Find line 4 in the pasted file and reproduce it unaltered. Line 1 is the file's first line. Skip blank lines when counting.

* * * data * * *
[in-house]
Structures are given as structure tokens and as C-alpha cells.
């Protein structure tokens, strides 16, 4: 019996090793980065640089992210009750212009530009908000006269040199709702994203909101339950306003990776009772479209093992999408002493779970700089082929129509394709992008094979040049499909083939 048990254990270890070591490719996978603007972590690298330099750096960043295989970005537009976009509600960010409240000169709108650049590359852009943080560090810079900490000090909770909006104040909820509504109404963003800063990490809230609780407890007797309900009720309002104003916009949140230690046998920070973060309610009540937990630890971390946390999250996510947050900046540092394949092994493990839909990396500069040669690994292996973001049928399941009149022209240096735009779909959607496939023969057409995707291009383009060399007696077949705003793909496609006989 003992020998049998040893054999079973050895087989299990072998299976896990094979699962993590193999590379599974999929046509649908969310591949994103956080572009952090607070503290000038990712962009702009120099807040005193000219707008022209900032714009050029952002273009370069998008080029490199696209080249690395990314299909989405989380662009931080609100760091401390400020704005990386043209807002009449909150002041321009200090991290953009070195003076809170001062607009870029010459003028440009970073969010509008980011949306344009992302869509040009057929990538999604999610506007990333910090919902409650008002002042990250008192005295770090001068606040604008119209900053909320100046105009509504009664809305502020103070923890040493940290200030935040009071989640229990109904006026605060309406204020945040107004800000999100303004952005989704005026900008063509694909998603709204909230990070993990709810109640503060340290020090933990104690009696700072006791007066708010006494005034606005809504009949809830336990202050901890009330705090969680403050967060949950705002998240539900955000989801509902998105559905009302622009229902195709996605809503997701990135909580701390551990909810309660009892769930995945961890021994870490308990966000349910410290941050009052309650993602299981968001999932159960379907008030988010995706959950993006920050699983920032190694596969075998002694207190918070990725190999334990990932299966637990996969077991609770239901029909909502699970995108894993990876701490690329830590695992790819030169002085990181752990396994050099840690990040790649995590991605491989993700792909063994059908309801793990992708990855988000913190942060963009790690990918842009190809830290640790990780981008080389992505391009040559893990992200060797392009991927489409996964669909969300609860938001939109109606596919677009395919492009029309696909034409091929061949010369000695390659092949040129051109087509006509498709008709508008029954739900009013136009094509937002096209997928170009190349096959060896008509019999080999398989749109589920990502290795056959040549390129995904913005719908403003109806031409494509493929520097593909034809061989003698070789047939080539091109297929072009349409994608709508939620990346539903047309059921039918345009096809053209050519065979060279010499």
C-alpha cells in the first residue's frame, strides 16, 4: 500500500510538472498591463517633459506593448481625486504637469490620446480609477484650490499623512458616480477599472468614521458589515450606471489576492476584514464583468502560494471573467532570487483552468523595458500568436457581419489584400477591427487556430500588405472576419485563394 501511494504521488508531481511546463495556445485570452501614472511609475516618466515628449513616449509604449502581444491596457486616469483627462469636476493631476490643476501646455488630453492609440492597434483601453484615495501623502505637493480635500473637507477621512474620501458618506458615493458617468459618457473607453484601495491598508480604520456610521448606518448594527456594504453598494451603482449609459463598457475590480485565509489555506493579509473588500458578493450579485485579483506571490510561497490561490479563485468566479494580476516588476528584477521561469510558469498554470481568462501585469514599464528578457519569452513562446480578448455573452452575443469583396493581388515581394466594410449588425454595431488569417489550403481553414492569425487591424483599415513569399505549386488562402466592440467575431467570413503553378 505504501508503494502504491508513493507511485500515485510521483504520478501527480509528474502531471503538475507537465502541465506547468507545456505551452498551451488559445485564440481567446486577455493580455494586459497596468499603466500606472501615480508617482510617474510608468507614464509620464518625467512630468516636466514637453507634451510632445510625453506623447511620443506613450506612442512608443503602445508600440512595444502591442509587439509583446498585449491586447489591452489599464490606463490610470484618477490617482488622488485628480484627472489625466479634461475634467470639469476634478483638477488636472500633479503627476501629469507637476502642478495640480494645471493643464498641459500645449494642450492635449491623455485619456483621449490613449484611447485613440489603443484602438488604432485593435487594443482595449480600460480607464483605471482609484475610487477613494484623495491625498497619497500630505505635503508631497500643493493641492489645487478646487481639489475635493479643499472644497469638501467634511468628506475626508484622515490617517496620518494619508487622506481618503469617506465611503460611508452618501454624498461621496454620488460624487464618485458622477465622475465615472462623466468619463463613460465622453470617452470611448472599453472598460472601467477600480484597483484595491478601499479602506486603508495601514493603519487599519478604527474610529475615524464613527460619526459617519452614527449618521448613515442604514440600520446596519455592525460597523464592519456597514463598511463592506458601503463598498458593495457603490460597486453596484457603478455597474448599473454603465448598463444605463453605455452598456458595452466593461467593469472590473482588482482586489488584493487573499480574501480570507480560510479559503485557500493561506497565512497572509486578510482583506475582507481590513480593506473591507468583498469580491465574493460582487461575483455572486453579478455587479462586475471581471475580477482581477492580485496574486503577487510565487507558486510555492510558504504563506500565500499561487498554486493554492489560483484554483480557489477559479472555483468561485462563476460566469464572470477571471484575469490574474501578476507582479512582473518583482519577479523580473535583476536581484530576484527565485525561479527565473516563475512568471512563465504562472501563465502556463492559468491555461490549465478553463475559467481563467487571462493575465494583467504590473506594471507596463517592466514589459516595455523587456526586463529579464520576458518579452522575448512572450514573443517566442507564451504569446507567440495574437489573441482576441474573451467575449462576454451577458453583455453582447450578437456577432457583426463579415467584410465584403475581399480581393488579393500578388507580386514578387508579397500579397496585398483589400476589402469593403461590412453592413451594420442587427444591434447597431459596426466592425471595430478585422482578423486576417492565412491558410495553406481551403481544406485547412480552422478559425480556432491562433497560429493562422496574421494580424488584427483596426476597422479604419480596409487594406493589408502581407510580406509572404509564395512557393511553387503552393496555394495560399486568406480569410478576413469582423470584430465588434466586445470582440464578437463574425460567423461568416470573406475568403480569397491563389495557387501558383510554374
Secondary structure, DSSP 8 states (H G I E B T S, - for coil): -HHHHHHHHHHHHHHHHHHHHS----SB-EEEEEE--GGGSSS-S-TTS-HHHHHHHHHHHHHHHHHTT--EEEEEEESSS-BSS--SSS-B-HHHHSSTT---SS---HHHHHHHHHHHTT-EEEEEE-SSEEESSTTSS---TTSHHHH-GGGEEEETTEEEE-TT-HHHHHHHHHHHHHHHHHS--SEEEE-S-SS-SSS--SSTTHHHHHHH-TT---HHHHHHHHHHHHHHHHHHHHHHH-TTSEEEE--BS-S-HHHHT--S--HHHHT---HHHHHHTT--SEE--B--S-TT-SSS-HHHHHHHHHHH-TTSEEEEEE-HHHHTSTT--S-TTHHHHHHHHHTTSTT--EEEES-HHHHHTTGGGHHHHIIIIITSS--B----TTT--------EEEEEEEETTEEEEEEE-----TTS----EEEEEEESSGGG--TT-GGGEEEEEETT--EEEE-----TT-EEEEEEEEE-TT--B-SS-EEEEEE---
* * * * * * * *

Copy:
C-alpha cells in the first residue's frame, strides 16, 4: 500500500510538472498591463517633459506593448481625486504637469490620446480609477484650490499623512458616480477599472468614521458589515450606471489576492476584514464583468502560494471573467532570487483552468523595458500568436457581419489584400477591427487556430500588405472576419485563394 501511494504521488508531481511546463495556445485570452501614472511609475516618466515628449513616449509604449502581444491596457486616469483627462469636476493631476490643476501646455488630453492609440492597434483601453484615495501623502505637493480635500473637507477621512474620501458618506458615493458617468459618457473607453484601495491598508480604520456610521448606518448594527456594504453598494451603482449609459463598457475590480485565509489555506493579509473588500458578493450579485485579483506571490510561497490561490479563485468566479494580476516588476528584477521561469510558469498554470481568462501585469514599464528578457519569452513562446480578448455573452452575443469583396493581388515581394466594410449588425454595431488569417489550403481553414492569425487591424483599415513569399505549386488562402466592440467575431467570413503553378 505504501508503494502504491508513493507511485500515485510521483504520478501527480509528474502531471503538475507537465502541465506547468507545456505551452498551451488559445485564440481567446486577455493580455494586459497596468499603466500606472501615480508617482510617474510608468507614464509620464518625467512630468516636466514637453507634451510632445510625453506623447511620443506613450506612442512608443503602445508600440512595444502591442509587439509583446498585449491586447489591452489599464490606463490610470484618477490617482488622488485628480484627472489625466479634461475634467470639469476634478483638477488636472500633479503627476501629469507637476502642478495640480494645471493643464498641459500645449494642450492635449491623455485619456483621449490613449484611447485613440489603443484602438488604432485593435487594443482595449480600460480607464483605471482609484475610487477613494484623495491625498497619497500630505505635503508631497500643493493641492489645487478646487481639489475635493479643499472644497469638501467634511468628506475626508484622515490617517496620518494619508487622506481618503469617506465611503460611508452618501454624498461621496454620488460624487464618485458622477465622475465615472462623466468619463463613460465622453470617452470611448472599453472598460472601467477600480484597483484595491478601499479602506486603508495601514493603519487599519478604527474610529475615524464613527460619526459617519452614527449618521448613515442604514440600520446596519455592525460597523464592519456597514463598511463592506458601503463598498458593495457603490460597486453596484457603478455597474448599473454603465448598463444605463453605455452598456458595452466593461467593469472590473482588482482586489488584493487573499480574501480570507480560510479559503485557500493561506497565512497572509486578510482583506475582507481590513480593506473591507468583498469580491465574493460582487461575483455572486453579478455587479462586475471581471475580477482581477492580485496574486503577487510565487507558486510555492510558504504563506500565500499561487498554486493554492489560483484554483480557489477559479472555483468561485462563476460566469464572470477571471484575469490574474501578476507582479512582473518583482519577479523580473535583476536581484530576484527565485525561479527565473516563475512568471512563465504562472501563465502556463492559468491555461490549465478553463475559467481563467487571462493575465494583467504590473506594471507596463517592466514589459516595455523587456526586463529579464520576458518579452522575448512572450514573443517566442507564451504569446507567440495574437489573441482576441474573451467575449462576454451577458453583455453582447450578437456577432457583426463579415467584410465584403475581399480581393488579393500578388507580386514578387508579397500579397496585398483589400476589402469593403461590412453592413451594420442587427444591434447597431459596426466592425471595430478585422482578423486576417492565412491558410495553406481551403481544406485547412480552422478559425480556432491562433497560429493562422496574421494580424488584427483596426476597422479604419480596409487594406493589408502581407510580406509572404509564395512557393511553387503552393496555394495560399486568406480569410478576413469582423470584430465588434466586445470582440464578437463574425460567423461568416470573406475568403480569397491563389495557387501558383510554374